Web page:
Digital Fluency: The Next Big Thing Beyond Coding

Tech is proliferating at apace. Children are growing up in a world suffused with mobile phones, tablets, smart TVs, augmented reality, networked systems, etc., and the newly emerging Internet of Things. While using an array of devices and apps is second nature to them, it is much less the case for how well they understand how they work. There is a growing need for a more holistic thinking, one where technology is understood not only in terms of the components (i.e. hardware, software, data, and systems) but also how it fits together and how to combine it in innovative ways.

Digital Fluency is intended to fill this gap. It is an innovative approach to integrating learning, emphasizing the importance of moving seamlessly between exploring, learning and assimilating knowledge when harnessing today’s technologies. In a nutshell, it brings together disparate aspects of computer science, cognition, design, and everyday life – to provoke curiosity, deep learning and creativity. It was developed by an interdisciplinary team in the UCL Computer Science Department.

To facilitate this new kind of learning, we have developed an extensive, tangible computing toolkit, called Magic Cubes – that fuses creativity and coding through a range of exciting and sometimes mysterious making and programing activities. For example, one minute someone can be using it to construct a cube, the next making a pattern of LEDs light up while shaking the cube, the next watching an interconnected set of cubes placed in a room light up like a Mexican wave.

Digital Fluency Figure

It is intended for hobbyists, school children and groups of all ages and interest to switch between making, experimenting, exploring, coding, explaining and to understand and apply fundamental concepts from data science, Internet of Things and Systems thinking. The graspable, colourful and intuitive cubes are packed with sensors and an LED matrix – providing tanatalising opportunities for anyone to get started straight away experimenting and exploring their environment and ideas.  The goal is to make future generations become not only consumers, but also critical thinkers and active shapers of technology.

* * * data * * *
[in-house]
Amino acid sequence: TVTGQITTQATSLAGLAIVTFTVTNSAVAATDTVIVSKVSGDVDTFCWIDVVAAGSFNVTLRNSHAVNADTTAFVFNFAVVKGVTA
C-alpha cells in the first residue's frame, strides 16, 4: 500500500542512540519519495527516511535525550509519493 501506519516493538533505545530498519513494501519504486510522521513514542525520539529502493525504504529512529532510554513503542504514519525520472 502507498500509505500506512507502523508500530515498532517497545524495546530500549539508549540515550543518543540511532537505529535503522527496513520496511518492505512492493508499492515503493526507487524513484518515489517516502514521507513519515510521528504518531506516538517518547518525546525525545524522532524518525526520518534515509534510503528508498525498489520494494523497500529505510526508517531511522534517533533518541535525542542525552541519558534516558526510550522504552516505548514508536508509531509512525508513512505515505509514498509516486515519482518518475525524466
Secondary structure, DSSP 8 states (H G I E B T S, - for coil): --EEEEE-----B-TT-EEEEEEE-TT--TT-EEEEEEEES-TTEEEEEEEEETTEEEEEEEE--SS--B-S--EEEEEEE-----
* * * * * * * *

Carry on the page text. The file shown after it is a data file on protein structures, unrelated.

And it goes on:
Magic Cubes is tangible tech with a difference, comprising special building blocks that encourages collaborative exploration and making, and promotes a deep understanding of a diversity of tech concepts.

The toolkit has been used at a number of schools and events, receiving rave reviews. Many groups have tried making it and creating games, and solving problems from different ages and backgrounds, including the Exploratorium in San Francisco, various BBC workshops, the Royal Institute lectures, and special needs schools.

The Digital Fluency approach promotes the learning of 4 types of fundamental thinking: critical, computational, creative and connected. Students learn how to apply these when engaged in core learning activities for a given concept or topic: exploring, reflecting, making, coding, sharing, showing, problem-solving, problem-finding and collaborating.